Our Story Begins:
The Default Parent
There’s a phrase that’s started floating around recently that I hadn’t heard before.
“…the default parent.”
The definition of this phrase is, essentially, that kids choose one parent as their emotional, physical, and intellectual source.
Normally, I don’t pay much attention to the phrase du jour of the parenting blogosphere. I leave it alone, parenting the only way I know how as best I can.
But I couldn’t ignore the other phrases the blogs and news sites (who really were just quoting or reprinting the blogs) were tossing around.
They start with a question: “Are you the default parent?”
They ask the question, but they all went to one foregone conclusion in various turns of phrase:
“If you have to ask the question, you’re not.”
“It’s usually the one with the uterus” (I swear, I didn’t make that one up)
“Those who are (usually the Mom) know what that means.”
I’m not jumping into the “Dads versus Moms” argument here. I don’t believe parenting is a competition. What I am taking umbrage (yes that’s spelled right, it’s not a Harry Potter character) with is the formatting of the articles. The assumption, however correct, is that it is the norm for the Mom to be the default. It’s a foregone conclusion, in their minds, that Dad just isn’t connected with his kids.
I’m apparently the massive exception.
That’s not, by the way, due to the fact that my wife passed away in 2011. When my oldest daughter was born, from the moment she came out of her mother’s womb, she struggled and fought with every person who tried to hold her, including her Mom.
Then I picked her up.
At that moment she snuggled into my arm, eyes up at mine – day 1, I kid you not – and relaxed, sleeping.
Her sister was tied at the hip to my wife. Still . . . when she felt sick and was about to throw up, Mom wasn’t who she saw it was me. She didn’t lean emotionally to me she did that with her Mom. But when the chips were down and she was hurt, sick, in tears, or angry, I was there.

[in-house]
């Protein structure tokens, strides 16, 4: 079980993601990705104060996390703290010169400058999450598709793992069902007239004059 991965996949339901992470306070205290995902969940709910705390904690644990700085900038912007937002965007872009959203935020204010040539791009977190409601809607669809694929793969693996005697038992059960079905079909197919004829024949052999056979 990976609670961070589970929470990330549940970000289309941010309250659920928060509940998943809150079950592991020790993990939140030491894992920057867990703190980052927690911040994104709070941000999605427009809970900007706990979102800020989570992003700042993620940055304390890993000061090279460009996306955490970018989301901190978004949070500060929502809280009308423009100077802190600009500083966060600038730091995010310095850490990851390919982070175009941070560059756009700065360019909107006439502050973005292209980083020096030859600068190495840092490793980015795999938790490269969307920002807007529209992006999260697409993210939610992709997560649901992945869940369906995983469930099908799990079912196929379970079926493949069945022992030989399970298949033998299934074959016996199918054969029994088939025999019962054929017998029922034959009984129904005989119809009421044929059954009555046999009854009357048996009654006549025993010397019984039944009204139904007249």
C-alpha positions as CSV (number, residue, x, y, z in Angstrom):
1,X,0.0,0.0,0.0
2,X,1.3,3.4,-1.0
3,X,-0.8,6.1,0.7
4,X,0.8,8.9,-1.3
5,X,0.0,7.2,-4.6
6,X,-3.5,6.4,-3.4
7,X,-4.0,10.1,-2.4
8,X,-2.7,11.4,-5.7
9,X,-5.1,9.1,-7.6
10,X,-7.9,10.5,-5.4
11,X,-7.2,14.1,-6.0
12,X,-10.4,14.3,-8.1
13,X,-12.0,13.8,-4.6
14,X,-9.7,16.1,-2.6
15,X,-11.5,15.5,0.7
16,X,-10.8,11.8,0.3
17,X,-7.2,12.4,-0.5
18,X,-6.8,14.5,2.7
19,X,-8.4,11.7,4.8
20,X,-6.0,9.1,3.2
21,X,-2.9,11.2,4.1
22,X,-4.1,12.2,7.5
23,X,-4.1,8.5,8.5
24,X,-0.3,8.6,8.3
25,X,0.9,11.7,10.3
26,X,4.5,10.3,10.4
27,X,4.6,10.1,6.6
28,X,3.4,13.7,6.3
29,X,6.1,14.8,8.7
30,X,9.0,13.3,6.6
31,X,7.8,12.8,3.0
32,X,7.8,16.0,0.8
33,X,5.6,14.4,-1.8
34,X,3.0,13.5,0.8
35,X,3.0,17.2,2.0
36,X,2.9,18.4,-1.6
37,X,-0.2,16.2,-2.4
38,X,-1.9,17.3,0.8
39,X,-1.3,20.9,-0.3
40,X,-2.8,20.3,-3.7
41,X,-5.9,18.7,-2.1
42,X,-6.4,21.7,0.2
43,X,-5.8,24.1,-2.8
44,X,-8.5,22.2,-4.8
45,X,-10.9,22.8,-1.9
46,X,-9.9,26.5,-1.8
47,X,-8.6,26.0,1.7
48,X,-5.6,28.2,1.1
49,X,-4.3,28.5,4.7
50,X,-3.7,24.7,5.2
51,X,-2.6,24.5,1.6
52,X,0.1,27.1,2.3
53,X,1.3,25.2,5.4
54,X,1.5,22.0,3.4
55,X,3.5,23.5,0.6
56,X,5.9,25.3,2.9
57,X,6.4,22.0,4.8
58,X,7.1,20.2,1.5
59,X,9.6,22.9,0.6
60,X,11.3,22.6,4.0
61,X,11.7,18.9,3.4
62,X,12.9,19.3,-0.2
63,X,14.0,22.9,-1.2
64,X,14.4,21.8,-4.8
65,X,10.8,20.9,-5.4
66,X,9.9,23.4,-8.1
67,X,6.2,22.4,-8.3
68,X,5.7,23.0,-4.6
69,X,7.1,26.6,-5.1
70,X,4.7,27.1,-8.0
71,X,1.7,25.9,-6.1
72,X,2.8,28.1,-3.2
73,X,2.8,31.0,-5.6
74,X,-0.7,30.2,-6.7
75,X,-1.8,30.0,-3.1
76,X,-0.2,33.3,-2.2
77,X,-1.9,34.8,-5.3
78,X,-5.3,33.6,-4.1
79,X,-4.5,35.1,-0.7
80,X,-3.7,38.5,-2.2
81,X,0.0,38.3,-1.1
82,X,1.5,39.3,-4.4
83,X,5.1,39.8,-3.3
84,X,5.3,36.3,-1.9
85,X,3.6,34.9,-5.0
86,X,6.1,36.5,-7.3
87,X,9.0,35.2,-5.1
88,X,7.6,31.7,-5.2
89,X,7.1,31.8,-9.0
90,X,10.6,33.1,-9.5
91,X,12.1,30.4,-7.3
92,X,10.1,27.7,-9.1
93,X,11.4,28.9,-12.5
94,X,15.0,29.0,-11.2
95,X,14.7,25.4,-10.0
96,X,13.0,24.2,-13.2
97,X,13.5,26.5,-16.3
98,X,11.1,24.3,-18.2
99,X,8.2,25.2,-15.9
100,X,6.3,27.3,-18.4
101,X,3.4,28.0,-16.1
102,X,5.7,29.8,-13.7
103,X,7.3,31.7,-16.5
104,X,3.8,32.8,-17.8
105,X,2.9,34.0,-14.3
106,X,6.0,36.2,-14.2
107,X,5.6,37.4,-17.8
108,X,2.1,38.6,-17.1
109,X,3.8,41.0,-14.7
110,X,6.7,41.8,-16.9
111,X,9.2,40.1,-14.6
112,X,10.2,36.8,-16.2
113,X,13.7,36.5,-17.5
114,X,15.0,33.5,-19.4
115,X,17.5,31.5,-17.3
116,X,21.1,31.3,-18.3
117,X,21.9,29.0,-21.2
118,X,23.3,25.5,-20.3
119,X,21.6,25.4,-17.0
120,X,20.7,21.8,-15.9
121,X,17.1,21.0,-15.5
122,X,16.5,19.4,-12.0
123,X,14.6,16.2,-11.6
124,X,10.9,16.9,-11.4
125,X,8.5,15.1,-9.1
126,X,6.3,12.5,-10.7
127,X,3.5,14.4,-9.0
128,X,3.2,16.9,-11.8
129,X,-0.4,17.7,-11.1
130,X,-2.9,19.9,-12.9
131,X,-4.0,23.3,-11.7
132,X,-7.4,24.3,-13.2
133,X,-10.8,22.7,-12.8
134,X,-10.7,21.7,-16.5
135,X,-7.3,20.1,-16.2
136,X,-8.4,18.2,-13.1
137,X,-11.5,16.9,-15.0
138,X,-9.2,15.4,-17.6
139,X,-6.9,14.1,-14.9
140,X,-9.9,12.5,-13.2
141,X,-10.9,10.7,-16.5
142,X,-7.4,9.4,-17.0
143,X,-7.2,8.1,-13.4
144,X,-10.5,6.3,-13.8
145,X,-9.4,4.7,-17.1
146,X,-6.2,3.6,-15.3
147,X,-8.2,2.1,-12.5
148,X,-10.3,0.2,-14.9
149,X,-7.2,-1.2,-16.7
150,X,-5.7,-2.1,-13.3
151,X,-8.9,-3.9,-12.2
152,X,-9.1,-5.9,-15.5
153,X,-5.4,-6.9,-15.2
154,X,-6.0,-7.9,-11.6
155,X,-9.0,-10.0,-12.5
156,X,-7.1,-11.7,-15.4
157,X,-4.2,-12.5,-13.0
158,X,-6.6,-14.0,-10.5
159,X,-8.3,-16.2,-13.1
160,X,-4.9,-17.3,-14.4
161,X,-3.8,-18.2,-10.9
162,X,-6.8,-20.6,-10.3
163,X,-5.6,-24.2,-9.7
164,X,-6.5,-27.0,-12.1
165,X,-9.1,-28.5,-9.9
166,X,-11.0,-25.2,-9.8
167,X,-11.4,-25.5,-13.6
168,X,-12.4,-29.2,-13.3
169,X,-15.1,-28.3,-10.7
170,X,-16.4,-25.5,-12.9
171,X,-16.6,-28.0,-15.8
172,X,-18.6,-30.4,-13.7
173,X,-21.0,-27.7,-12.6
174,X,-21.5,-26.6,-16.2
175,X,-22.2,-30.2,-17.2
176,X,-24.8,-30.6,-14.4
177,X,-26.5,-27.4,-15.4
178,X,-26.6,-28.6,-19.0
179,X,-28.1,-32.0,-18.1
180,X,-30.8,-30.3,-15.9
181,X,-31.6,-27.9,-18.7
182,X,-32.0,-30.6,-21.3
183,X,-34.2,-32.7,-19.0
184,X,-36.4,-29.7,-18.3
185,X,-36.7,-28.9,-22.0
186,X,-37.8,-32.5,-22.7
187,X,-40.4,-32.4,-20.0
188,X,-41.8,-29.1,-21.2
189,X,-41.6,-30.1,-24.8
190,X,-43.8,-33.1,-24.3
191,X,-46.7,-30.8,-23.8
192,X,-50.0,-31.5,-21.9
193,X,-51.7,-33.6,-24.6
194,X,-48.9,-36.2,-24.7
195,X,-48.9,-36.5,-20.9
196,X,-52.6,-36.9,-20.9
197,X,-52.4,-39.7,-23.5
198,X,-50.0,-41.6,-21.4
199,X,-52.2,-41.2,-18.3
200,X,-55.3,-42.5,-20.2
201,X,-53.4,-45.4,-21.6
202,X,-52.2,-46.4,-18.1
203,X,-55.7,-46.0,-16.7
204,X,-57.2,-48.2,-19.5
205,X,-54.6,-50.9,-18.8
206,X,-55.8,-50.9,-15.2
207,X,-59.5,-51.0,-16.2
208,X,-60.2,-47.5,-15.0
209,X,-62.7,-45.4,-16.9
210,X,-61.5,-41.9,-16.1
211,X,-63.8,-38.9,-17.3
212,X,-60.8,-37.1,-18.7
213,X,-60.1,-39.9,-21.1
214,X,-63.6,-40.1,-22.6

My twin boys divided and conquered. One was joined to his mother. The other was attached to his Dad. When the Mom-oriented kid came down with juvenile migraines guess who took him to the doctor? He talked with, hugged, snuggled and loved his Mom. When his head hurt . . . he came to me.
Related: Our Story Begins: Losing a Parent
I bring all this up because the phrase “default parent” was glommed upon by people who used it to start posting with the headline that one parent is better . . . only to say “but that’s not to say Dad can’t be the default parent, too” somewhere under the fold, buried on page 43.
I am now the default parent by default. Good or ill I’m the parent they have. If you go by the pseudo-research of the blogs out there at least two of my kids should be emotionally decrepit because I’m all they have.
I give you a corollary to the phrase: it’s not one parent over another. It’s all about involvement. I was involved. I get that many, many fathers aren’t that involved. I get that letting your kids see your love, touch, emotion and all of that usually falls on Mom’s shoulders.
My point is that I – and so many other dads – am, was, and will forever be involved in the lives of my children. That being the case, my stepping up and taking the role of Dad and Mom didn’t take them by surprise.
It’s not “default parent” we should be talking about. It should be “involved parent.”